After New York University Tisch School of the Arts students demanded to be reimbursed for tuition, NBC New York reported that dean Allyson Green responded with a video of herself dancing to “Losing My Religion.”
However, some students have said that there is more to the story. It is not as simple as the dean replying “no” and attaching the video.
While the video was attached to the end of the email, the email itself was thorough and “thoughtful” and ended with an explanation of the song’s significance to the dean, who said it was important to her during the AIDS crisis of the 1980s.
“So we’ve all established that the tisch dean dancing video is yikes, but if there’s anybody who hasn’t seen the actual email and would be interested in looking at it and tackling that as well— makes for a more well-rounded argument imo— here it is,” wrote Twitter user @totebagratdog, an NYU playwriting student.
It’s not just students coming to Green’s defense. Other readers of the email, which has been shared online, are criticizing media coverage of the situation, describing it as surface level and inaccurate. Some have gone so far as to praise Green for her response.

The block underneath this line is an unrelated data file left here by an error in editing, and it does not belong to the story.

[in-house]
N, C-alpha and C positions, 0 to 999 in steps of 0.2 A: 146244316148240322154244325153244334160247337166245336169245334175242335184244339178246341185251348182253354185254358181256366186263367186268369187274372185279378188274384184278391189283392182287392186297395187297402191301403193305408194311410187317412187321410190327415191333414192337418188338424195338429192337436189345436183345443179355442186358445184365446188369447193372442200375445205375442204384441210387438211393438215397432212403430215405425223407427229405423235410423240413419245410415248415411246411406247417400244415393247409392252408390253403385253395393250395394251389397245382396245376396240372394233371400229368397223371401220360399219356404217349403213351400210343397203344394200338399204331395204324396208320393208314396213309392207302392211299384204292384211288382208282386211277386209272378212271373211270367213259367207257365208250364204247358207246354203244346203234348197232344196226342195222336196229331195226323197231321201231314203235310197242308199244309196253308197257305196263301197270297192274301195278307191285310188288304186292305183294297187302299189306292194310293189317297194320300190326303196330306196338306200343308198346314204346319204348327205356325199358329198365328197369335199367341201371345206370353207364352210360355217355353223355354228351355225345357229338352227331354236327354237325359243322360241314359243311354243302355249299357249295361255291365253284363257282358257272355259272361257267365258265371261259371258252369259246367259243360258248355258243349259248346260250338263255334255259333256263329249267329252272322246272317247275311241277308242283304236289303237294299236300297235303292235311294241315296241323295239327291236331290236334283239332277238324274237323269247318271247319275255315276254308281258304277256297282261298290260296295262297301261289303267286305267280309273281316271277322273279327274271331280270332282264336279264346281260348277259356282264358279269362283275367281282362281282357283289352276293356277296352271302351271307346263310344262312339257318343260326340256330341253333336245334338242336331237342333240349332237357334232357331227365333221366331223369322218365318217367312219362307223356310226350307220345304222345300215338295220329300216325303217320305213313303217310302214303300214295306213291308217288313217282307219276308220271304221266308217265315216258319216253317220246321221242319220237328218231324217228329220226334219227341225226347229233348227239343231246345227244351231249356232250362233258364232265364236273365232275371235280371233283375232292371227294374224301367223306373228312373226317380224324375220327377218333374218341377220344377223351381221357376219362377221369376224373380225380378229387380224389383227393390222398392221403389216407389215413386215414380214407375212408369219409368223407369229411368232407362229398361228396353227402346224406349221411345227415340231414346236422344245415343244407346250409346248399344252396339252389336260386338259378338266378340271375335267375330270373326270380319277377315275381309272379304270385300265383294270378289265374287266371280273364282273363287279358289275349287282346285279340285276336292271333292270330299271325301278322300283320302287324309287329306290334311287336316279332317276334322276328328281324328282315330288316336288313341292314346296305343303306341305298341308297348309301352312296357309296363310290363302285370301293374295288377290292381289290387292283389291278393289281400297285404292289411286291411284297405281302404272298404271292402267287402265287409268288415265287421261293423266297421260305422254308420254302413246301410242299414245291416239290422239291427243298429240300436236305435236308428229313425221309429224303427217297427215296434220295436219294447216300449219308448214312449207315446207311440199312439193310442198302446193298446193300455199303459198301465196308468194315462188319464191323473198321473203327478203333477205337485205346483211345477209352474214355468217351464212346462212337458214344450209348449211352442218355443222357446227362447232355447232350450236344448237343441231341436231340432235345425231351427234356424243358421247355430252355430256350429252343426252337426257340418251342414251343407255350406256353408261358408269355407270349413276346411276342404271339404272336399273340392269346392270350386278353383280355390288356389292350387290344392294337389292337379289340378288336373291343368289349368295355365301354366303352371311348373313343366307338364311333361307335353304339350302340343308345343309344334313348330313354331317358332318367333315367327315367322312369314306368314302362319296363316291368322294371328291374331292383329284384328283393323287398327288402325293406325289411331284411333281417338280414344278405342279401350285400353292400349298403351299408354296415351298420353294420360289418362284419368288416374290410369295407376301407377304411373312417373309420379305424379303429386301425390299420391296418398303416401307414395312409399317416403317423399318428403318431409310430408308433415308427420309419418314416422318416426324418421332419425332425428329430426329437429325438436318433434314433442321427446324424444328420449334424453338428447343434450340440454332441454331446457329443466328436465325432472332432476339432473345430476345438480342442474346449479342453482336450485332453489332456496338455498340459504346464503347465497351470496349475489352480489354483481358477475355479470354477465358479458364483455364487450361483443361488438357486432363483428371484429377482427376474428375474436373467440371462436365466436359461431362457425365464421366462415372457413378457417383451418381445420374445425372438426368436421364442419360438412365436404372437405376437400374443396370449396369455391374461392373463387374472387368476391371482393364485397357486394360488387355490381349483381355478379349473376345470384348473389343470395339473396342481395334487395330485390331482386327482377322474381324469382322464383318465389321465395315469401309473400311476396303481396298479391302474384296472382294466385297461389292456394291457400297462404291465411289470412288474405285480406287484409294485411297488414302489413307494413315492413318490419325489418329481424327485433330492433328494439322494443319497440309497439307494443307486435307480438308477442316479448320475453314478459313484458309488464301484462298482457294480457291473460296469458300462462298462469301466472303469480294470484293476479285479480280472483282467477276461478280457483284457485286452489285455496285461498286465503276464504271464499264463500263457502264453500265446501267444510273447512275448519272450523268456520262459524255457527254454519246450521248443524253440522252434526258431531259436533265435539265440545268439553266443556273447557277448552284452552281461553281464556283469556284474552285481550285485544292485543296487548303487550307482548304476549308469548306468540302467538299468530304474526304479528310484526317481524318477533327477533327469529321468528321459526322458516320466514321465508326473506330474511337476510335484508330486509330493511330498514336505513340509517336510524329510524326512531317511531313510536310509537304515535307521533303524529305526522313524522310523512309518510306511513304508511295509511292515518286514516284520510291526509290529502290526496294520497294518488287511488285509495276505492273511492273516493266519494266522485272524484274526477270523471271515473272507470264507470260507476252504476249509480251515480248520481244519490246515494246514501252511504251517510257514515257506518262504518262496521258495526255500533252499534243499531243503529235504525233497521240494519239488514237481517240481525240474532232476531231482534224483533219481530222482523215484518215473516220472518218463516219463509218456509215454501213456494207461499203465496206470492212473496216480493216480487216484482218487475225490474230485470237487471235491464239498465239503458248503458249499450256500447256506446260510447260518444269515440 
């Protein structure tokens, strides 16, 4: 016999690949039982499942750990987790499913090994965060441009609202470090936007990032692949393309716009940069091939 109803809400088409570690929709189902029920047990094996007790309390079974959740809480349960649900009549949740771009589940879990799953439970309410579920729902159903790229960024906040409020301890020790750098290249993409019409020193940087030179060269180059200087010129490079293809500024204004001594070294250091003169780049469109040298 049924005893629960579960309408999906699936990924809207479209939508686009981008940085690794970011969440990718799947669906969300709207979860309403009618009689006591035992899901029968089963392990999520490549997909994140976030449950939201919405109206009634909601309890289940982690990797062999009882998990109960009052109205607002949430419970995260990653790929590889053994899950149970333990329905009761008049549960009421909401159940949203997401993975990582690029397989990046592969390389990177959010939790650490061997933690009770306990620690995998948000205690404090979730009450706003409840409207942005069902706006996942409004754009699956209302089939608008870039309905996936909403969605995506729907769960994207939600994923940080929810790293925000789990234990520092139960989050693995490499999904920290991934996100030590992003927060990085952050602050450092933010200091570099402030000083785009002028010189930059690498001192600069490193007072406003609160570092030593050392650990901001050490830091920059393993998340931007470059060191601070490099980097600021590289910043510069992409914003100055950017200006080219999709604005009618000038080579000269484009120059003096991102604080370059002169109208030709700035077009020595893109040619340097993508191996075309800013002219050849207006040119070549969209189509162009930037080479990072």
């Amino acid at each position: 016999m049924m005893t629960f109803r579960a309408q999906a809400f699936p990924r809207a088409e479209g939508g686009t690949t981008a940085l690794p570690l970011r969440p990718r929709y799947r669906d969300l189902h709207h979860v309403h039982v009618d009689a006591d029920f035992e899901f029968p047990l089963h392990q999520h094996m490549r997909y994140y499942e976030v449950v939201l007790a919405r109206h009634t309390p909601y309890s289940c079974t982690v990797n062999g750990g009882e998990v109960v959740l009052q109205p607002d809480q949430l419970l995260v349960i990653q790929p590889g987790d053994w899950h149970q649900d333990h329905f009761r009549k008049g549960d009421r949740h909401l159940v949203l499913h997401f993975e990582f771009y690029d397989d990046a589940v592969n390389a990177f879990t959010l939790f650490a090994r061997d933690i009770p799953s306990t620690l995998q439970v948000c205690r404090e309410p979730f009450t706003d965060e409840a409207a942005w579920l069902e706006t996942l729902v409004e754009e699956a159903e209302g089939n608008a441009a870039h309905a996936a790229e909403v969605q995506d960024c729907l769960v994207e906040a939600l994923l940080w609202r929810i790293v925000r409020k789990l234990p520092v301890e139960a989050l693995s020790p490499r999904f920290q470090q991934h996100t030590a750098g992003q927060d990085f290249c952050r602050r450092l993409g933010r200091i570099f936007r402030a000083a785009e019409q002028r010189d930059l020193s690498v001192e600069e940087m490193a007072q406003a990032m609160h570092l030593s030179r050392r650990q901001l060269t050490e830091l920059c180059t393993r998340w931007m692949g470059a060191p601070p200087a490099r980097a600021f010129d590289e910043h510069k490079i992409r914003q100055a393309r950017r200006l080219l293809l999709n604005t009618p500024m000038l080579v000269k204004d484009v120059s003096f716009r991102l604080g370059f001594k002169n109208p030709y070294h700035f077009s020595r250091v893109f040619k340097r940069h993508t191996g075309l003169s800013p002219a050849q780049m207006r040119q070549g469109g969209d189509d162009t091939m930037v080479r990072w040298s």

“Dance videos are always cringey,” Twitter user @im_PULSE wrote. “But the Tisch dean didn’t send one as a response to students’ complaint. As a matter of fact, she responded to the complaint reasonably, patiently & substantively. At the end of her response, she also wrote a long exhortation to help the vulnerable, to protect each other, and to be mindful of stress.”
Despite its context, the video has drawn comparisons to actress Gal Gadot’s “Imagine” video in levels of tone-deafness.
“Even Gal Gadot thinks that video is tone-deaf,” Twitter user @M_Cherry_315 wrote.
In a statement, Green said her intention was to inspire Tisch students, not insult them.
“What I meant to demonstrate is my certainty that even with the unprecedented hardships of social distancing and remotely-held classes, it is still possible for the Tisch community to make art together, and that all the artists in our school will find ways to remain closely connected even as circumstances challenge us.”